A suspect accused of stealing a small shark from the San Antonio Aquarium and smuggling it out in a baby carriage was charged with felony theft, according to authorities.
Anthony Sinclair Shannon, 38, was arrested Monday night and charged with felony theft of property valued at $2,500 to less than $30,000 for the heist of Miss Helen, a horn shark at the San Antonio Aquarium on Saturday, according to the Bexar County Sheriff's Office and other local authorities.
Shannon was released on a $10,000 bond Tuesday morning, according to the sheriff's office.
The 16-inch long female shark was snatched on the last day of "Shark Week," the Discovery Channel's annual week-long programming dedicated to the species.
Security video released Monday shows the three thieves walking through the aquarium while pushing a baby carriage. They then snagged the horn shark from an interactive "touch pool" while an attendant was busy assisting other visitors, according to the aquarium.
The sharknappers then slipped into a filter room and emptied out a beach bucket, where they placed Miss Helen and then transferred her into the stroller and "hurried up the stairs and out to the parking lot" before driving away, the aquarium said.
Miss Helen "is alive and well" after the ordeal, Jenny Spellman, the aquarium's general manager, told NBC News on Monday night.
Leon Valley Police Chief Joseph Salvaggio told NBC News Tuesday that all three persons of interest were questioned Monday night and confessed to their involvement. Shannon is allegedly the one who pulled Miss Helen from her tank, he said. A separate male suspect provided a written confession and has not been arrested or charged while a female suspect was set to give a written confession as well, he added. Those two suspects are Shannon's neighbor and relative, he said.
Salvaggio said he could not substantiate claims that Shannon was trying to sell the shark and instead seemed to just be an avid collector.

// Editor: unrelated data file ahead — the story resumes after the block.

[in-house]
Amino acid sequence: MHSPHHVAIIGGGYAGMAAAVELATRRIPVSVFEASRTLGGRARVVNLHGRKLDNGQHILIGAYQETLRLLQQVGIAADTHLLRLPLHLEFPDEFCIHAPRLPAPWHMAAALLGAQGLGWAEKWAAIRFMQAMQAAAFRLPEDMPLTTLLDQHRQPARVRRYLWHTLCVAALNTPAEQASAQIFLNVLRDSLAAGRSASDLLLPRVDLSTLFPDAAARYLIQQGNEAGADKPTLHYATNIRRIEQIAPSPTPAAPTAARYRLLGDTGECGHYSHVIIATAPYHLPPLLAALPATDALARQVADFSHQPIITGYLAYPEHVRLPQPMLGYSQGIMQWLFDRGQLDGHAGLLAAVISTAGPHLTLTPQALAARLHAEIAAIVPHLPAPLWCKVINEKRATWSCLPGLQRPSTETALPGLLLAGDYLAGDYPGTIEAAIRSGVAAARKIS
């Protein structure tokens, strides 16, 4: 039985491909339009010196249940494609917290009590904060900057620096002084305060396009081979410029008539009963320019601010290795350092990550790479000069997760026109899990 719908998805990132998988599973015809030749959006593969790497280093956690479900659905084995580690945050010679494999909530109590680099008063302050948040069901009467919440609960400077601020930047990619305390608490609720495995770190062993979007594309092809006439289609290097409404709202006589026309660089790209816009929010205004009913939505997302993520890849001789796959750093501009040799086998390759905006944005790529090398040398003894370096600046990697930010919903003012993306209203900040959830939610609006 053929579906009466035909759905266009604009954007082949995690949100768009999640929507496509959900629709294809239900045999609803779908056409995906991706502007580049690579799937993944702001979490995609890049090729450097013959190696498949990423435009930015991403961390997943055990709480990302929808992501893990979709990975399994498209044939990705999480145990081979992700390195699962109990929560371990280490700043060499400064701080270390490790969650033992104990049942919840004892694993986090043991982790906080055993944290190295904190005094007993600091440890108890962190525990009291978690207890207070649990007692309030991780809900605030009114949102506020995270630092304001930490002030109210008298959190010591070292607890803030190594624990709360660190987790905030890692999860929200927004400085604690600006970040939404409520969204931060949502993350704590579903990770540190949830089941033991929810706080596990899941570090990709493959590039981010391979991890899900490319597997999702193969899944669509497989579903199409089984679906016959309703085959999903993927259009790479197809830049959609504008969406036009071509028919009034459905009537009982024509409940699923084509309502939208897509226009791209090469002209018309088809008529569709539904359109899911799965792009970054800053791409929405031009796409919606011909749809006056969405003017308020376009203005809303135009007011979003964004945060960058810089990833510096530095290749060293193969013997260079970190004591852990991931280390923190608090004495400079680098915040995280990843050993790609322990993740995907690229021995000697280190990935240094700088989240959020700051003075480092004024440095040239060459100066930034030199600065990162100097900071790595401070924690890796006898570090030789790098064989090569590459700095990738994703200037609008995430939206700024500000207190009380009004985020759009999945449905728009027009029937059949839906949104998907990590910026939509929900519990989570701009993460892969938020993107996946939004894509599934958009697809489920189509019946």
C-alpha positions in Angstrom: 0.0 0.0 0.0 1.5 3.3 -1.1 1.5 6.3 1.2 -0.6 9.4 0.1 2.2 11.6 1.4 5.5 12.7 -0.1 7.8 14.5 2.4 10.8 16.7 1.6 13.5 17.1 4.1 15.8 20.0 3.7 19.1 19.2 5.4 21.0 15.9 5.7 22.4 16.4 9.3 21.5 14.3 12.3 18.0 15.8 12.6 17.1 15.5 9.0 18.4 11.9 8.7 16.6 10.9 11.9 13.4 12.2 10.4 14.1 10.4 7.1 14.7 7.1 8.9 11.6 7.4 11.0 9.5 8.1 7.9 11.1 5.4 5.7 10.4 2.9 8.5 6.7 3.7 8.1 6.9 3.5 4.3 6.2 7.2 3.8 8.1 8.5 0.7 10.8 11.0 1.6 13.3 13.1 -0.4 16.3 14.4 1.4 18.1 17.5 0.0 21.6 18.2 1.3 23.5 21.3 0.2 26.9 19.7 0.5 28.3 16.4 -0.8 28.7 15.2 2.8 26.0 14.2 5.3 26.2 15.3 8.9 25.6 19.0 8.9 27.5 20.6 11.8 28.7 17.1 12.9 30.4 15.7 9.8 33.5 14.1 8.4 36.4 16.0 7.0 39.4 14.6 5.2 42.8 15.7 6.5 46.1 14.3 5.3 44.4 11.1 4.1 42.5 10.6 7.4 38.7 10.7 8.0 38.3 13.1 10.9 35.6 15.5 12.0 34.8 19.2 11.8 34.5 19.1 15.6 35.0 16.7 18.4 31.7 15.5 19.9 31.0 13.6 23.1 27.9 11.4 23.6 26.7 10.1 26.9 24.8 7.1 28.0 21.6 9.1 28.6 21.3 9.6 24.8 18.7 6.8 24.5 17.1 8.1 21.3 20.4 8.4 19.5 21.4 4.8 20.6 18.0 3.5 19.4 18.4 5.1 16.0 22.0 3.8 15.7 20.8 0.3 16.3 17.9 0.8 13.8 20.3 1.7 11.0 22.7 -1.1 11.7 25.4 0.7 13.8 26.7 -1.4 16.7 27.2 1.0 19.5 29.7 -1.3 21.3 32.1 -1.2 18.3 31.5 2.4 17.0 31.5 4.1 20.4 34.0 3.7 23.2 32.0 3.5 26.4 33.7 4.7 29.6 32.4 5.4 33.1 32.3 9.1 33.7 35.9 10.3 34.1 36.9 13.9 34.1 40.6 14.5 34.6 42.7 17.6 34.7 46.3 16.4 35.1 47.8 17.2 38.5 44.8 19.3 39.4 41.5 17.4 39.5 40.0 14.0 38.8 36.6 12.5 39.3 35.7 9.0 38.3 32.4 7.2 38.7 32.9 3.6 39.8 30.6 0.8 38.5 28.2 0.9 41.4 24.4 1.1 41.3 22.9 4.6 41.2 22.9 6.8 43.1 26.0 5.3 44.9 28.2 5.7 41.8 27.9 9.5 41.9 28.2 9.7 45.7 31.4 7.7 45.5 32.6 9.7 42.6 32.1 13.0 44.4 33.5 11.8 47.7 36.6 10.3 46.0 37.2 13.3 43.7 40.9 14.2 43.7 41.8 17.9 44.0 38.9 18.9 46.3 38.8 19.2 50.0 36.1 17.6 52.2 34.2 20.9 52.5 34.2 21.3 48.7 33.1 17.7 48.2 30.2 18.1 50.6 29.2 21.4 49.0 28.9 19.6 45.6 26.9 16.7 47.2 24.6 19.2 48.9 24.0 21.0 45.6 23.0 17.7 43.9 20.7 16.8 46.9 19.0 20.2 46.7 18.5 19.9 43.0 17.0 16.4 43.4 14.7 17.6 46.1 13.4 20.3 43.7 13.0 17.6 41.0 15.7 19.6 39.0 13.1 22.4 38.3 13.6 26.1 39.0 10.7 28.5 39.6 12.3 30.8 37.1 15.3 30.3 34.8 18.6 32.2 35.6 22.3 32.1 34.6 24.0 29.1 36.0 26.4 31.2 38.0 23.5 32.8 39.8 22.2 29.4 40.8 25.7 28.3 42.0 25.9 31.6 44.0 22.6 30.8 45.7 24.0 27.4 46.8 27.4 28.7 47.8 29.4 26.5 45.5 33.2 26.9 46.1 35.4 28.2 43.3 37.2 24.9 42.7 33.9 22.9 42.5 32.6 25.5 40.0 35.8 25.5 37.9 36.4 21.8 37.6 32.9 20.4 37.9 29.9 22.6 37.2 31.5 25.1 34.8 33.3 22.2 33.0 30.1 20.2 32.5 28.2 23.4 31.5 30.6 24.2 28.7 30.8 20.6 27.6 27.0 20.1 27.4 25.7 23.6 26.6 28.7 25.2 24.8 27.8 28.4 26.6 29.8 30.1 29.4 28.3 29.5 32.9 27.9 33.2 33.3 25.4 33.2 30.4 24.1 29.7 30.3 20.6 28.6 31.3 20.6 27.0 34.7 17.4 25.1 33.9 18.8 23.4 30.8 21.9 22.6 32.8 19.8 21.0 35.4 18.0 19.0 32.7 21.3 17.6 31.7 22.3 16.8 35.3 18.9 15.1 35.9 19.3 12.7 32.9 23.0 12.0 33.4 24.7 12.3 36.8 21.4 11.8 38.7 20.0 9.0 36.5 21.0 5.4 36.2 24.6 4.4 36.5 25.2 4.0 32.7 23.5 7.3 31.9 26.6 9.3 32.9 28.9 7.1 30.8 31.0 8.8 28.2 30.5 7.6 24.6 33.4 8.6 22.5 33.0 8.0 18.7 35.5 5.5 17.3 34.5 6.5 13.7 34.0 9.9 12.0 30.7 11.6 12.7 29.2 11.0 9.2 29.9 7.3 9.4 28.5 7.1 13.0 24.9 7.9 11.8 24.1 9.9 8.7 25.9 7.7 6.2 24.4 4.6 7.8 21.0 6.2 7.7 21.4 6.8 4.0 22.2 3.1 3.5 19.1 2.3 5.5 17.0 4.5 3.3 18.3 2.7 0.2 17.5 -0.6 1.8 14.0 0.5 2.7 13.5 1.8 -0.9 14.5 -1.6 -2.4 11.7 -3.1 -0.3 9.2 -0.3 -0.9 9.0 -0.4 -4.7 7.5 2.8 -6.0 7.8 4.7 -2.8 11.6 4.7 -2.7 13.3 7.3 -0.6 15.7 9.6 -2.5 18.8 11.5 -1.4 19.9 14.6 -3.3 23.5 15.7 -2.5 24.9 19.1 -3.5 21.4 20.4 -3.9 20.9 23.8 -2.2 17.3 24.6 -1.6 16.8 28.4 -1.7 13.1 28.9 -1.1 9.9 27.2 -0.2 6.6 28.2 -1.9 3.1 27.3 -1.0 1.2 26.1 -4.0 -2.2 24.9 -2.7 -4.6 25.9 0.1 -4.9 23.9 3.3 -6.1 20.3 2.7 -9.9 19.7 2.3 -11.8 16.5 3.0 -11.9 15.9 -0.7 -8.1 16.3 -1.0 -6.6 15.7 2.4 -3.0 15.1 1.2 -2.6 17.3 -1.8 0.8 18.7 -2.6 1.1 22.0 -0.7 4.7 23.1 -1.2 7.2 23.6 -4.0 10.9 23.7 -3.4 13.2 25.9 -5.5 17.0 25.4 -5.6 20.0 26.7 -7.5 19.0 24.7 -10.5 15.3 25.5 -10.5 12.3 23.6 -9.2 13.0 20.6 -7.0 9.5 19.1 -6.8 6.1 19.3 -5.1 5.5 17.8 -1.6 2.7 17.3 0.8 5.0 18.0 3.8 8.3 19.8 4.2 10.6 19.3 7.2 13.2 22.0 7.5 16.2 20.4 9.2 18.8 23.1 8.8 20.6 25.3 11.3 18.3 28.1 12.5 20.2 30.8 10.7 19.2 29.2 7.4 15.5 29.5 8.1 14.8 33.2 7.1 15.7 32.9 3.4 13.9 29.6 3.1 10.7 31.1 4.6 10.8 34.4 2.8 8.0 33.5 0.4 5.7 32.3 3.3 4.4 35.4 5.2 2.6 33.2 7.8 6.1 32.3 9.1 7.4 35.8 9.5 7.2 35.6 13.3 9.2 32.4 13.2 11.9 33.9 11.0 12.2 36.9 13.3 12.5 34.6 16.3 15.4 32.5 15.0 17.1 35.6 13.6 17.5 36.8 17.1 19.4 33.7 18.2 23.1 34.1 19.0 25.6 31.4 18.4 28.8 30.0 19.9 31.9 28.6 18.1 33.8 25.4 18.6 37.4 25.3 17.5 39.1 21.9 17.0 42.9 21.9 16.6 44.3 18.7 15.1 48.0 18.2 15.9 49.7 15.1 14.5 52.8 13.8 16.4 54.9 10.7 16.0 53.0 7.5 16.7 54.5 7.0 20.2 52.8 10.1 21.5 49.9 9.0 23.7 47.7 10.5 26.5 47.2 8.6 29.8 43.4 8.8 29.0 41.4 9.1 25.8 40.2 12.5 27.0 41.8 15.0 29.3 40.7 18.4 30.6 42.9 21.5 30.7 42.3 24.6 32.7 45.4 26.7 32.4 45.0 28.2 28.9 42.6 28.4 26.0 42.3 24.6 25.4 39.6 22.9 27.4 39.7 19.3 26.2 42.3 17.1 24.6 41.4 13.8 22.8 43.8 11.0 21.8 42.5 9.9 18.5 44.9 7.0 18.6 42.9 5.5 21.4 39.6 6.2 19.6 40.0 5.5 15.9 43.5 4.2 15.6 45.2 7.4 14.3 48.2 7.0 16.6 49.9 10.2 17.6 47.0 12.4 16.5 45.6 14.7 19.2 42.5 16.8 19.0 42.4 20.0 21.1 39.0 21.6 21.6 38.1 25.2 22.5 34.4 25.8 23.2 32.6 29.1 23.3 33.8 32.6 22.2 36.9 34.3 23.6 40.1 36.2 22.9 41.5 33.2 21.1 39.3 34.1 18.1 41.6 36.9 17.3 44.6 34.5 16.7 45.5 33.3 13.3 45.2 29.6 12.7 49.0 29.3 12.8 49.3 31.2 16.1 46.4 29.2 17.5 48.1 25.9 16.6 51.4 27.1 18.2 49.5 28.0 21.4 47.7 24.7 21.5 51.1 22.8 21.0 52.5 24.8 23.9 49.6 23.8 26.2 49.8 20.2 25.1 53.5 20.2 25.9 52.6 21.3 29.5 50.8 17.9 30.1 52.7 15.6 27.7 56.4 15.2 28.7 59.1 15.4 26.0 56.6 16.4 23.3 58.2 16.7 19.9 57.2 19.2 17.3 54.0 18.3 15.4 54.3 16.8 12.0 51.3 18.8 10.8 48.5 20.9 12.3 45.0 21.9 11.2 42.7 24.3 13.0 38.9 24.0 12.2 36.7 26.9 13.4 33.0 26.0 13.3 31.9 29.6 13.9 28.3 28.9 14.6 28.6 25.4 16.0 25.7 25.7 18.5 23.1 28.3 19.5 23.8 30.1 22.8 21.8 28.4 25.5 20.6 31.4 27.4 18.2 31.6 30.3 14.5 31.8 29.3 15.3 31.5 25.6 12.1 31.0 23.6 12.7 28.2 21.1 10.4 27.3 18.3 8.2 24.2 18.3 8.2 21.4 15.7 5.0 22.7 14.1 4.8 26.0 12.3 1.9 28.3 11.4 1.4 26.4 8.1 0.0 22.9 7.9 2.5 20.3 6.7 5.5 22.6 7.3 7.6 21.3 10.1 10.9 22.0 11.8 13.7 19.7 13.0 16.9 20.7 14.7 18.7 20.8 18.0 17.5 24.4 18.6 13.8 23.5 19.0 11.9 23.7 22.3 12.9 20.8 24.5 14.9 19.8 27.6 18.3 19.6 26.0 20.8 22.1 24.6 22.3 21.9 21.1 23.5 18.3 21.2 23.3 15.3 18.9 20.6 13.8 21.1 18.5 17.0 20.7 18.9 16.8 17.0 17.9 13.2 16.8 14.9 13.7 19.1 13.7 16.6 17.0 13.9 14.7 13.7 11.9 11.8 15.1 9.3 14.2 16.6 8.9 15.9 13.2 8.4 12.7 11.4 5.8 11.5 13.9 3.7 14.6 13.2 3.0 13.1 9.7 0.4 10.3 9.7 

He told reporters Monday night at the aquarium that police tracked down the getaway vehicle and found a house nearby where they were able to recover Miss Helen.
"When we got into the garage and into the house, it looked like almost a mock-up of here," he said, referring to the aquarium. "He had a lot of different marine animals in the home, very much knew what he was doing."
"We don't think he was planning on selling it. He didn't say that, but from looking at the other animals there, more than likely it was something that he wanted," he said. "He had had one of these in the past, don't know, I think the animal had died sometime in the past."
Gavin Naylor, Director of the Florida Program for Shark Research at the Florida Museum of Natural History, said horn sharks are "incredibly interesting" and "pretty hardy little animals" that can live in shallow water.
"They're not high performance sharks but as a result they can tolerate low oxygen levels fairly well," he said, adding they could likely be out of water for 10 to 15 minutes and still recover.
He said that while stealing sharks is obviously wrong, horn sharks and other similar species exist as pets "all over the world" through marine hobbyists.
"There's also a huge trade in these beautiful, fresh water stingrays from Brazil," he said.
"The pet trade has a lot of very dedicated, passionate people, some of them do things legally and some do not," he said. "They're pretty committed people."
Naylor said such types of sharks could cost $1,000 or $2,000 each and said he would imagine there were "several thousand horn shark pets around the world," although it was impossible to know just how many.
Jamie Shank, the aquarium's assistant director of husbandry, said Miss Helen, is "a tough little horn shark."
"When this happened all the staff was very heartbroken simply because we did not think that she would even survive that in itself," she told reporters. "I'm really proud of her and I'm so overjoyed to have her back."